Q. Why does my escrow payment change every year?
Property taxes and homeowner’s insurance amounts fluctuate every year; therefore, escrow payments need to be adjusted either up or down to accommodate any unexpected changes. This could be an increase or decrease based on the circumstances of the previous year.
Q. Why did my property taxes not increase right away after I purchased and/or built my home?
In many states, property taxes are reassessed the year after a home is purchased or built. This means that your property taxes may go up significantly in the second year that you own the home. If you have had a house built, more than likely the initial taxes will be based on the value of the land/unimproved lot.
Q. What is an escrow surplus?
If your taxes and/or insurance costs were lower than expected, your account may have a surplus. If the surplus is $50.00 or more, a surplus check will be included with your annual escrow analysis. For a surplus less than $50.00 the funds will remain in your escrow account. If you received a surplus check, depending on your individual circumstances, you may want to consider redepositing these funds into your escrow account if you feel that you may have a shortage next year. For example:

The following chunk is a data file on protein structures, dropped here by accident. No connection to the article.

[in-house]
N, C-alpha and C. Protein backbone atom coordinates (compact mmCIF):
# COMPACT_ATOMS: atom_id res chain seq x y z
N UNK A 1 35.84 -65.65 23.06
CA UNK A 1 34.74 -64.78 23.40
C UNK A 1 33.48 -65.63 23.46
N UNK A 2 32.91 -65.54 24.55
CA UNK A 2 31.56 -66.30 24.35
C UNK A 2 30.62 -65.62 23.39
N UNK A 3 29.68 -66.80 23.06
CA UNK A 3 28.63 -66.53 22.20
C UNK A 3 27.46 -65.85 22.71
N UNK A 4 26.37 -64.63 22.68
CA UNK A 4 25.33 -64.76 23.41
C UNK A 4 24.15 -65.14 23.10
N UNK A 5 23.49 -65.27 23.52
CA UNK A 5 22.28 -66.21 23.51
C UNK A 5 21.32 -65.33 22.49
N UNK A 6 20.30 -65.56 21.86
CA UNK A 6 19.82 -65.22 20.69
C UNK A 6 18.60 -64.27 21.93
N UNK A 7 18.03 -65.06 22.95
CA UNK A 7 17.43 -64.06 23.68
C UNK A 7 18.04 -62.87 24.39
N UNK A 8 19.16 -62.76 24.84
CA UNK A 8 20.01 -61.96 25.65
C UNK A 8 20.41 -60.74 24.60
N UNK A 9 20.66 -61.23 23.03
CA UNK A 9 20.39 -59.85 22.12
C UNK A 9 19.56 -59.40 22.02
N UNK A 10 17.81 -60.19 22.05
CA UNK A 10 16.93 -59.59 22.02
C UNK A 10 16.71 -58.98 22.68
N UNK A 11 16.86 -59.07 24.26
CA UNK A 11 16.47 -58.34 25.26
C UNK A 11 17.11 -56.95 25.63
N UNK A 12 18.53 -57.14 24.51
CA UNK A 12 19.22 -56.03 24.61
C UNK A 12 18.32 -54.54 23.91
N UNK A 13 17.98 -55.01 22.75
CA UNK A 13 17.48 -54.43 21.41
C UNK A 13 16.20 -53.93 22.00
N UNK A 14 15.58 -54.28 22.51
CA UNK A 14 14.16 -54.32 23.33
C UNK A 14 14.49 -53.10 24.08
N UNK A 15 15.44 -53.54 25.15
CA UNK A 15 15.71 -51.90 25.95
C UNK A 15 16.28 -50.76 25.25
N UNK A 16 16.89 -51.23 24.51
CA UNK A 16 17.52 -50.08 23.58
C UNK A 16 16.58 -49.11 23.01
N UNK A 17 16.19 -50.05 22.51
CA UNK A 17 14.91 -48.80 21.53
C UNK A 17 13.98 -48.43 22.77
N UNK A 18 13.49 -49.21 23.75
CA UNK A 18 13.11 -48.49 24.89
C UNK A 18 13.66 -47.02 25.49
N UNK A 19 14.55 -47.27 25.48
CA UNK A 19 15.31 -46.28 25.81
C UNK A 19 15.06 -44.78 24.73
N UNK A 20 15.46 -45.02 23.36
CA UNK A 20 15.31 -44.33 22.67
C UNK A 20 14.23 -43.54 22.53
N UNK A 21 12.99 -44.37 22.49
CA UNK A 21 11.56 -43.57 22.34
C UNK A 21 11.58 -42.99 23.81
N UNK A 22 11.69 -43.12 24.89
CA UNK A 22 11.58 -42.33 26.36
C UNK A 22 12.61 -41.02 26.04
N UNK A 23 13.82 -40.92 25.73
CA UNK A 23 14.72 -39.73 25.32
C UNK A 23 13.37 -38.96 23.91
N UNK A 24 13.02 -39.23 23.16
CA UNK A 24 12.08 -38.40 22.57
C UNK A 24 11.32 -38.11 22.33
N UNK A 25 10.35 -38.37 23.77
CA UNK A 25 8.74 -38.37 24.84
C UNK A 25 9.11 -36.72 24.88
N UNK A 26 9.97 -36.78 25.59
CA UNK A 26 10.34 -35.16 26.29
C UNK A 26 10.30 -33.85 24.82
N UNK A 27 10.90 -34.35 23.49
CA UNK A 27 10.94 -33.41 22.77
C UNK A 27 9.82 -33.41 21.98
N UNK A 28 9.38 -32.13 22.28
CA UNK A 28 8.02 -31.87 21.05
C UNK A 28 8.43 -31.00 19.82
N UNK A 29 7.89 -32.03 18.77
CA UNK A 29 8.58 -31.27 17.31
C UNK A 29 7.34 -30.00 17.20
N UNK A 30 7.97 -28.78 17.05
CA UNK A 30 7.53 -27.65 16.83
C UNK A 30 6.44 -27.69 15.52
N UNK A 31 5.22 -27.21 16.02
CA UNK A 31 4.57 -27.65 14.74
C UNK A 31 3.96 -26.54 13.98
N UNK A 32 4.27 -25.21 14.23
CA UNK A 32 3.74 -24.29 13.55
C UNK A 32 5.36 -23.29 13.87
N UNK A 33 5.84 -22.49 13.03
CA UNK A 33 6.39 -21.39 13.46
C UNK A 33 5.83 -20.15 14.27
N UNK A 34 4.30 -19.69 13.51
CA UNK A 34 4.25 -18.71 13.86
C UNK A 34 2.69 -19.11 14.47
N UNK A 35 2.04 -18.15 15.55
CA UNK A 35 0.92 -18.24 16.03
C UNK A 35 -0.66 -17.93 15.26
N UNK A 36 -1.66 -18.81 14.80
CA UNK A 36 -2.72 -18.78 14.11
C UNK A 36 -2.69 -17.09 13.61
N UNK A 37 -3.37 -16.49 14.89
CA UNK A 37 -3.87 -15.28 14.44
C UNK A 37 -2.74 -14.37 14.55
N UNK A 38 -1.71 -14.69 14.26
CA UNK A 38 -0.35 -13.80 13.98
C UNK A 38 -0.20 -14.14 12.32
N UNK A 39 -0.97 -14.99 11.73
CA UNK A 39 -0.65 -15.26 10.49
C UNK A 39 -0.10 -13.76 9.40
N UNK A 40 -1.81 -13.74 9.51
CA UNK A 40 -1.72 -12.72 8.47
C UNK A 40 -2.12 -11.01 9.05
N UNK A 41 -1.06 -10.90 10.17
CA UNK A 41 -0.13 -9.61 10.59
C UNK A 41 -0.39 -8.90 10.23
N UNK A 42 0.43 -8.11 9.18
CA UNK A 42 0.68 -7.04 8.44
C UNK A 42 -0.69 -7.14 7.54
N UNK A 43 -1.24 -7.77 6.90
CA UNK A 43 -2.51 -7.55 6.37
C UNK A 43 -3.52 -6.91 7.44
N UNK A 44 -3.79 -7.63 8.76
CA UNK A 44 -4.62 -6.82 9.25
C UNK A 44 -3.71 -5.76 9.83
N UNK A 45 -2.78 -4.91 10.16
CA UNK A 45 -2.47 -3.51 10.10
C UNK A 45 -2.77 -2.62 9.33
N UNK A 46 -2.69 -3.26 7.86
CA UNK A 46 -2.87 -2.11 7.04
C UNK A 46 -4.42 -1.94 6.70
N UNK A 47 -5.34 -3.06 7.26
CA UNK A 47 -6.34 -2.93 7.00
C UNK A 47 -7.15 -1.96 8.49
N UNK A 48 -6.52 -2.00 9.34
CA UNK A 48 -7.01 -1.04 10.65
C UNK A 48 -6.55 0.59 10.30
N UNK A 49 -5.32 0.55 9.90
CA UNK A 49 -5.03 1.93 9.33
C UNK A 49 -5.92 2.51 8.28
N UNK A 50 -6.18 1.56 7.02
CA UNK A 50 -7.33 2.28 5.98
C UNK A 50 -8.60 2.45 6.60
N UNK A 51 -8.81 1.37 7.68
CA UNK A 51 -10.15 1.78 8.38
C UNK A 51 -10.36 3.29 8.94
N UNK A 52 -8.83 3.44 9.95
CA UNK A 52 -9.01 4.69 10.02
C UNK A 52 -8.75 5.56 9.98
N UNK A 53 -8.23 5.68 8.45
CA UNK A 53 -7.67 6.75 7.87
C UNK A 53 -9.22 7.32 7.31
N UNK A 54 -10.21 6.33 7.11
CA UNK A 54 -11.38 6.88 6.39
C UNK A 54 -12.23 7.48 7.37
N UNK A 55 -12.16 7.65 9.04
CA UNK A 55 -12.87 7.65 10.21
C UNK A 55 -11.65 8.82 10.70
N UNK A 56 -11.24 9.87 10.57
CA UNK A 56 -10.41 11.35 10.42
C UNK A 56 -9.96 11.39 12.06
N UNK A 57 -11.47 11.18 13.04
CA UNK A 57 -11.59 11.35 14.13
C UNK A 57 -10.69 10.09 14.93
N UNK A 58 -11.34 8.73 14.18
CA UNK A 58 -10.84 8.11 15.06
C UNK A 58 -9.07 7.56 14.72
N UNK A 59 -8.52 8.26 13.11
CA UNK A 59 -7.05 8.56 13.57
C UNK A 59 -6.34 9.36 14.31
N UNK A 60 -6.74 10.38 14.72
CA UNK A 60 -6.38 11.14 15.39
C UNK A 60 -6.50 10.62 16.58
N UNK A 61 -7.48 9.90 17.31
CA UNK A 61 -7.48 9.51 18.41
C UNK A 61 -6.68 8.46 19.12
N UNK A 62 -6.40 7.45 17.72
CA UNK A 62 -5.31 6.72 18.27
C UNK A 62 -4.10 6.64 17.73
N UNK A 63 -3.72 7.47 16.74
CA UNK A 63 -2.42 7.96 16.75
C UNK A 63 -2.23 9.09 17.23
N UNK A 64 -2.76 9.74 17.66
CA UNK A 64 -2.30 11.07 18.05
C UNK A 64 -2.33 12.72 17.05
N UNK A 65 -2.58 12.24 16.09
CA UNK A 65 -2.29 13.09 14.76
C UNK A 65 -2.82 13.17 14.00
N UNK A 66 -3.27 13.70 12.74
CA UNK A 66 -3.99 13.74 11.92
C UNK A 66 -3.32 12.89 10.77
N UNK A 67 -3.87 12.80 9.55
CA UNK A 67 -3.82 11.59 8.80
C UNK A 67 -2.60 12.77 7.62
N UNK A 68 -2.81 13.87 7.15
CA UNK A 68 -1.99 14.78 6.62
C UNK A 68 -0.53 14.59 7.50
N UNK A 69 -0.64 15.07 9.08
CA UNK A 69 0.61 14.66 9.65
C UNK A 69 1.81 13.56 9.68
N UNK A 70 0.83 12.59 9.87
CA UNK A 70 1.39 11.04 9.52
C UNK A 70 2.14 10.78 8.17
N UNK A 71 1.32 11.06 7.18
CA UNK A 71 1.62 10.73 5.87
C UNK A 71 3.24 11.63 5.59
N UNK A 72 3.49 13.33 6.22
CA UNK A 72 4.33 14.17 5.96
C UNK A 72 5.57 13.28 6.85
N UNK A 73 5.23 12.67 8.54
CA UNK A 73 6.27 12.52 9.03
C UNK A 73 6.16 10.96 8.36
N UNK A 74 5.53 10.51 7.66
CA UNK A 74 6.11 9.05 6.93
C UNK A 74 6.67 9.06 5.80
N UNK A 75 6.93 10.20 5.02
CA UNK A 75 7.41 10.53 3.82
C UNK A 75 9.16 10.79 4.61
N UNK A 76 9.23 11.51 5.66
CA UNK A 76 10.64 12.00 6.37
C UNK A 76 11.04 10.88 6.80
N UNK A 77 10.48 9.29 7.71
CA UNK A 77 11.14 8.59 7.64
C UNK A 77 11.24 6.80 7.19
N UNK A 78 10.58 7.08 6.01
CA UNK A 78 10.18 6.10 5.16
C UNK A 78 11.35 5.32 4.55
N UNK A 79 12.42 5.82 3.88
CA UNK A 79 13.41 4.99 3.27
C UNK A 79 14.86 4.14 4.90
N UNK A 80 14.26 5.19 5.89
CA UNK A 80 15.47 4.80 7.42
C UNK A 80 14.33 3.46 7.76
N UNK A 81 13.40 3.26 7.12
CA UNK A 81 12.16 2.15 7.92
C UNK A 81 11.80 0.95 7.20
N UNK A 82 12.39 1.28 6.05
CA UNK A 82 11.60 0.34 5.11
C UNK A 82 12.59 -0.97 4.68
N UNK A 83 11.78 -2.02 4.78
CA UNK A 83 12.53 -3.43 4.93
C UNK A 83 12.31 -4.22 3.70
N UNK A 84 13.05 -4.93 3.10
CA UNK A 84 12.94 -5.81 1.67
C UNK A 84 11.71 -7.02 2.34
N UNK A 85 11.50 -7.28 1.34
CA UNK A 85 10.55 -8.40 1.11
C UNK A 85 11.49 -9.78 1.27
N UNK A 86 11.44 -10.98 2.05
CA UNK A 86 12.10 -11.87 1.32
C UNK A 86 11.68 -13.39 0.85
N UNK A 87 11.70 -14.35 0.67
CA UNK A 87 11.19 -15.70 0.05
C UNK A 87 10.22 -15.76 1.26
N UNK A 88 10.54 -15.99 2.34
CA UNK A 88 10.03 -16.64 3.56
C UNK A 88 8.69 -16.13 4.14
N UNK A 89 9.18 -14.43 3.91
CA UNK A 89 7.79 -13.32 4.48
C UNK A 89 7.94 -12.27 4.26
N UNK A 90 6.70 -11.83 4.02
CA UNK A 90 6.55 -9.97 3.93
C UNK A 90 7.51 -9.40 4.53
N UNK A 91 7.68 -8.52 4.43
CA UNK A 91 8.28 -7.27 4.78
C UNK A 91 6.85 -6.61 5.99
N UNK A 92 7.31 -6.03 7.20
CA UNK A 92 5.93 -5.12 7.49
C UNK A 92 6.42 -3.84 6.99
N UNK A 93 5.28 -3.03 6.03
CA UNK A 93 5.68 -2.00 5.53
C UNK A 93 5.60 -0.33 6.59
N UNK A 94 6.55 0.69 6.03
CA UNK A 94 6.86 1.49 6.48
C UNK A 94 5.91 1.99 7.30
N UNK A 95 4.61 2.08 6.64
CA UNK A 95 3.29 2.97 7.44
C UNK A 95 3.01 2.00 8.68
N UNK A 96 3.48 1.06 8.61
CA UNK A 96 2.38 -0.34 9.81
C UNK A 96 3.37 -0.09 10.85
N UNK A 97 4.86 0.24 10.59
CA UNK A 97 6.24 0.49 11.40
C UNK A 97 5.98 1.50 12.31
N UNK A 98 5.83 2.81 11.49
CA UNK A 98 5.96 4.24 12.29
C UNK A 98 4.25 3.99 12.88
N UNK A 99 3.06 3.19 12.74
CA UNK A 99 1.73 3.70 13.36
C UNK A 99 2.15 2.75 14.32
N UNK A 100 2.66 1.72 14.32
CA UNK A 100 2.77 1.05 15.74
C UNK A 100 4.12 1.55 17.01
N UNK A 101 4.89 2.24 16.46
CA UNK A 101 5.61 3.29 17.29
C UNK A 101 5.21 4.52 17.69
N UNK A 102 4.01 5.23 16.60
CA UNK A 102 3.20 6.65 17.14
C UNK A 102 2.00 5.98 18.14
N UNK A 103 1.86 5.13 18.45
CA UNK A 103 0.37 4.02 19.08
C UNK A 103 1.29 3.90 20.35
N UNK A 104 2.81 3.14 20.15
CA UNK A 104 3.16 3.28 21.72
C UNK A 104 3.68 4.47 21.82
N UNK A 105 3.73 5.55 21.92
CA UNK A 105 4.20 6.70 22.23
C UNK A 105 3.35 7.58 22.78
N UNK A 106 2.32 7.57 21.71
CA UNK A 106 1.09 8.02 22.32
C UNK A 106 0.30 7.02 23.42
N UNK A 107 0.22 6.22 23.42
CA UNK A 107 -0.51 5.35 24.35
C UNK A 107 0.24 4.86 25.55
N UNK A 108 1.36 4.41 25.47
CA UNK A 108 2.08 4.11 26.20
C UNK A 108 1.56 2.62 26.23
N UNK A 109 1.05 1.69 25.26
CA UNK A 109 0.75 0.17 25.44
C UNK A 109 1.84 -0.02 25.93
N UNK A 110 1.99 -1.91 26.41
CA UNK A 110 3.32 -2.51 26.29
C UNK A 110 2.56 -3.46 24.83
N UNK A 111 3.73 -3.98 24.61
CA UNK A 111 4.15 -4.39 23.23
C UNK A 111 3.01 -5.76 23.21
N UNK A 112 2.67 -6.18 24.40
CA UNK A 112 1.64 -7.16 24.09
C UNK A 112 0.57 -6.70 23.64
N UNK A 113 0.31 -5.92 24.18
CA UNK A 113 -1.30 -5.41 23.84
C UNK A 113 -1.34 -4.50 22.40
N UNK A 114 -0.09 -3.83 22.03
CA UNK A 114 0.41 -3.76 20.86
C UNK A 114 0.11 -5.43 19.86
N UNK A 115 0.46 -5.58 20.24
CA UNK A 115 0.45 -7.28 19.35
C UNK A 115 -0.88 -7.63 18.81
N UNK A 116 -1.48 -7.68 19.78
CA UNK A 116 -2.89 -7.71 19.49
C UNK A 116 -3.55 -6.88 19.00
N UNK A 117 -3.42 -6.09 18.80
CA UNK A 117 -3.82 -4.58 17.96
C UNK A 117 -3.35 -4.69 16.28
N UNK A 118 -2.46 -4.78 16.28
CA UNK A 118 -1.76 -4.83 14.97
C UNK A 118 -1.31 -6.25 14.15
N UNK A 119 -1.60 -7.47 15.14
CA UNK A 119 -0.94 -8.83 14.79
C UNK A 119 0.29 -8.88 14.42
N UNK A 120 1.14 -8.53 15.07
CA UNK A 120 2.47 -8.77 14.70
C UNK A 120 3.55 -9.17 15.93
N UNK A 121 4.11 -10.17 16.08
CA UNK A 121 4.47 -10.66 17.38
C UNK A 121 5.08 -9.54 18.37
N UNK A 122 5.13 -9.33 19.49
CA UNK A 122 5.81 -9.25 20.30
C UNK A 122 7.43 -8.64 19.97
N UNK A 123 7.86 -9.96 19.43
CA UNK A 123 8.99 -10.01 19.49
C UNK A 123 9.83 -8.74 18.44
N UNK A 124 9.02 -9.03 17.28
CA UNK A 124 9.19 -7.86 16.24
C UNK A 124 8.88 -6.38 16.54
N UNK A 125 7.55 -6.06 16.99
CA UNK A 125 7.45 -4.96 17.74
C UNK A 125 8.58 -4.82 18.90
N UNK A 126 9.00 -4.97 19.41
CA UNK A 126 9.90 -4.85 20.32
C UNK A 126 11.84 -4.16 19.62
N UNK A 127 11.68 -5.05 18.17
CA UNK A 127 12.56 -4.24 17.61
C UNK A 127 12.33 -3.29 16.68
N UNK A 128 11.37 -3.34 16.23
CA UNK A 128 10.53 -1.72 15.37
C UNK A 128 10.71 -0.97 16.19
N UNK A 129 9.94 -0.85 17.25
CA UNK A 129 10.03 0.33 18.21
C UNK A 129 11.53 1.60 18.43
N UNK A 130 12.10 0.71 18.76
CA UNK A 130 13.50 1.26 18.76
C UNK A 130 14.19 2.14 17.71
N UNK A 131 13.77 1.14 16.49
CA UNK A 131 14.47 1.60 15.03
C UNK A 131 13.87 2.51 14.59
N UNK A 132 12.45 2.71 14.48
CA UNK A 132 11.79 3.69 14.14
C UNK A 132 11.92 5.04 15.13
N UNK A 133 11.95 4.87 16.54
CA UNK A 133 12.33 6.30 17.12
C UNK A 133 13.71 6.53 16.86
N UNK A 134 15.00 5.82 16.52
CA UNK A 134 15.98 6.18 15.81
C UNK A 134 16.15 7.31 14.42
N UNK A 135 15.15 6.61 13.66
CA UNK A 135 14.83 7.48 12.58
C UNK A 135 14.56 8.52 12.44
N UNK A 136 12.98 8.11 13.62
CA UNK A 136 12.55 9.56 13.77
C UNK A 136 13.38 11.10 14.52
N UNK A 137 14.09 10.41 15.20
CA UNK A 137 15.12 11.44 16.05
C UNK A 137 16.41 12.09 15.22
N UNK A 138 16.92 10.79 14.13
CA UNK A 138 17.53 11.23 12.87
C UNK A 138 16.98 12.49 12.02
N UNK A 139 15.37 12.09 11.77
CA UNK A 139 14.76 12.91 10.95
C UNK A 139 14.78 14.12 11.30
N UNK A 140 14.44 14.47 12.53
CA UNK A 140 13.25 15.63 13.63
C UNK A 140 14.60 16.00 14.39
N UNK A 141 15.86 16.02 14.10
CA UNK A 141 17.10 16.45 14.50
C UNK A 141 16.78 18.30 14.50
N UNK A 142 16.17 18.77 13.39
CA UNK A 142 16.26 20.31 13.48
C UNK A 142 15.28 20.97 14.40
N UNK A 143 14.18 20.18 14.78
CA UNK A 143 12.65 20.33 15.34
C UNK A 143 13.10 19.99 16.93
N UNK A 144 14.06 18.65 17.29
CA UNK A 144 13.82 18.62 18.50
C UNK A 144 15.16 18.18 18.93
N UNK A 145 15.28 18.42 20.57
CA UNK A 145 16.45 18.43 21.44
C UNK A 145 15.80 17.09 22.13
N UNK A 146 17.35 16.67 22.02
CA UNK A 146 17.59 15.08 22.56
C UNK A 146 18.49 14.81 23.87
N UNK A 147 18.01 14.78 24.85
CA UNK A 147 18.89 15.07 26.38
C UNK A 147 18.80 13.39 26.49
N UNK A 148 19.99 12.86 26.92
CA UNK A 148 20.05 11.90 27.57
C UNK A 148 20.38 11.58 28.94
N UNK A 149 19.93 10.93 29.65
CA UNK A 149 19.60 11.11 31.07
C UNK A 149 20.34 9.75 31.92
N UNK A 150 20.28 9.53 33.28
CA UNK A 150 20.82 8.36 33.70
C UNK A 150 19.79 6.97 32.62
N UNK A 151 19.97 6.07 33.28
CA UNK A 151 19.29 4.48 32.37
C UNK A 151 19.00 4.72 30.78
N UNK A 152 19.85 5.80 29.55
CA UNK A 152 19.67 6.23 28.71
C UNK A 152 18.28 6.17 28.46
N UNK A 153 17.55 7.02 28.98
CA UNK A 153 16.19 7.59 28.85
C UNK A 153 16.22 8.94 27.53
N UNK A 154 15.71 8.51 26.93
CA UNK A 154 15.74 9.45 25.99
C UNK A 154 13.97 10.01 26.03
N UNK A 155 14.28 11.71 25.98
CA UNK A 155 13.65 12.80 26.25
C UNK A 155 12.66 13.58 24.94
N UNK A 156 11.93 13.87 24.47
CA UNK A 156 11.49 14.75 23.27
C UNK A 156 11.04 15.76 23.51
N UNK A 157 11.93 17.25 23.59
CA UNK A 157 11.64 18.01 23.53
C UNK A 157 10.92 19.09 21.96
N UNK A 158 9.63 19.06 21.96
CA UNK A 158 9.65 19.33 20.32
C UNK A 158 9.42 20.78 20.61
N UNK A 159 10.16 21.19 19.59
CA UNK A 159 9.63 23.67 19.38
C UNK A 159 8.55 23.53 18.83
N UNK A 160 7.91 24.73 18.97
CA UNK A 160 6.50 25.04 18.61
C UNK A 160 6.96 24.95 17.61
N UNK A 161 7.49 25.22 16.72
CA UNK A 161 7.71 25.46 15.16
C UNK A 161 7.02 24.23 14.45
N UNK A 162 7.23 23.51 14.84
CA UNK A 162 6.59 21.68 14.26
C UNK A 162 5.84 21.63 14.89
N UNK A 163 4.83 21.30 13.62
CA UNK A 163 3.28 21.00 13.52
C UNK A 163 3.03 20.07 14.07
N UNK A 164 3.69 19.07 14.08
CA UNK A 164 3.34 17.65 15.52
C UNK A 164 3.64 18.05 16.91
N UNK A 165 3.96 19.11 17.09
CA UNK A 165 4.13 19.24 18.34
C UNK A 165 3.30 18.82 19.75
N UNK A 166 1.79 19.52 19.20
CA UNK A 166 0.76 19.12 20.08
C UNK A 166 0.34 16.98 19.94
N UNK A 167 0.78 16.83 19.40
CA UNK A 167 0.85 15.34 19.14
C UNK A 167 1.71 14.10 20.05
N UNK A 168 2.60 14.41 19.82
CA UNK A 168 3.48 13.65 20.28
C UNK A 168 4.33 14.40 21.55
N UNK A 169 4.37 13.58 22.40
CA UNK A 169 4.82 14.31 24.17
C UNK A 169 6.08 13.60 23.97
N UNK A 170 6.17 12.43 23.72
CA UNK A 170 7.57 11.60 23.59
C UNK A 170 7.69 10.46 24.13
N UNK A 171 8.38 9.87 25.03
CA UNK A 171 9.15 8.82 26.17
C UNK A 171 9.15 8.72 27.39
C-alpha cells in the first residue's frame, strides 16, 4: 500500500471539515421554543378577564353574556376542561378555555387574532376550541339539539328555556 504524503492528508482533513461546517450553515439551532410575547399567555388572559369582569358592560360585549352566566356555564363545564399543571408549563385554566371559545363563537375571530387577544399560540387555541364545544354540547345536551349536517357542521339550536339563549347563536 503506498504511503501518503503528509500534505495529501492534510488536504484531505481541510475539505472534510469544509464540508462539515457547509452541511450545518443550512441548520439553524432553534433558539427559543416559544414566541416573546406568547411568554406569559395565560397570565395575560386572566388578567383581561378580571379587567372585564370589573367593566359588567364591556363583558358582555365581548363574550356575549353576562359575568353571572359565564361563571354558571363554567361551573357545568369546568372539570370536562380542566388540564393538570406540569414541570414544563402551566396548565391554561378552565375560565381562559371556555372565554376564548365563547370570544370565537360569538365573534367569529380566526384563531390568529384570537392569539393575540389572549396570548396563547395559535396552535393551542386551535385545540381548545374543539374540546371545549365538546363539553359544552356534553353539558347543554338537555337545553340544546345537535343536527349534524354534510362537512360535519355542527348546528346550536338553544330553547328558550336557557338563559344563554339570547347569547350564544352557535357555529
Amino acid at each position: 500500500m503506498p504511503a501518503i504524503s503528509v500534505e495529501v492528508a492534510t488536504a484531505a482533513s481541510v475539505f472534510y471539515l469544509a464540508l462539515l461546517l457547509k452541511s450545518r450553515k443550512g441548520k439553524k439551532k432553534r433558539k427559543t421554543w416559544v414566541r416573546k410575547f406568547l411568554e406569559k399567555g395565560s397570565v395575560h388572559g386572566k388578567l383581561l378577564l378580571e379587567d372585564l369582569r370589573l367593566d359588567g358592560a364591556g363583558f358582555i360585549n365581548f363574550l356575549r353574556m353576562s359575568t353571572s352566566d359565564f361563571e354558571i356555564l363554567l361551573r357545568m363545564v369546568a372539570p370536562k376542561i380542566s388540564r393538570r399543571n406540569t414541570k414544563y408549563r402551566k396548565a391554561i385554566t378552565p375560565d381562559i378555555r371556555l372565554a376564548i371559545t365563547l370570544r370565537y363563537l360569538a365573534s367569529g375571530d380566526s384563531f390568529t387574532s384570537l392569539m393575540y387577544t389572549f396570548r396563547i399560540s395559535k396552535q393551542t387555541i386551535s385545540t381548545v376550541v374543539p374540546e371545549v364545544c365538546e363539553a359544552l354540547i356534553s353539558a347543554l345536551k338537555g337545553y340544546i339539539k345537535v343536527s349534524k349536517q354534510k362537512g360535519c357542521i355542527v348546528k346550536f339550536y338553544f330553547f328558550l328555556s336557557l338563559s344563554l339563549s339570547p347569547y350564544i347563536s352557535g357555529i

- If your property was a new construction and has not yet been fully assessed, you will have a shortage next year once it has been reassessed by your taxing municipality.
- If you purchased a property that is not your primary residence, your taxes may increase next year due to the fact that it will be reassessed as a non-homestead property, resulting in higher taxes.
Q. What is an escrow shortage?
A shortage occurs when the escrow account balance at its projected lowest point for the next 12 months is below the required minimum balance. This required balance is typically equal to two months of escrow payments, this is the cushion. It helps to protect you, so you have enough funds in the account to cover an unexpected tax and/or insurance increase.
Q. What is the difference between a Surplus, a Shortage, or a Deficiency?
A surplus is the portion of the projected escrow balance that is greater than the cushion amount, a shortage is the amount by which the escrow balance falls short of the cushion amount, and a deficiency is the amount by which the balance goes below zero. When the account has a deficiency, it will also have a shortage.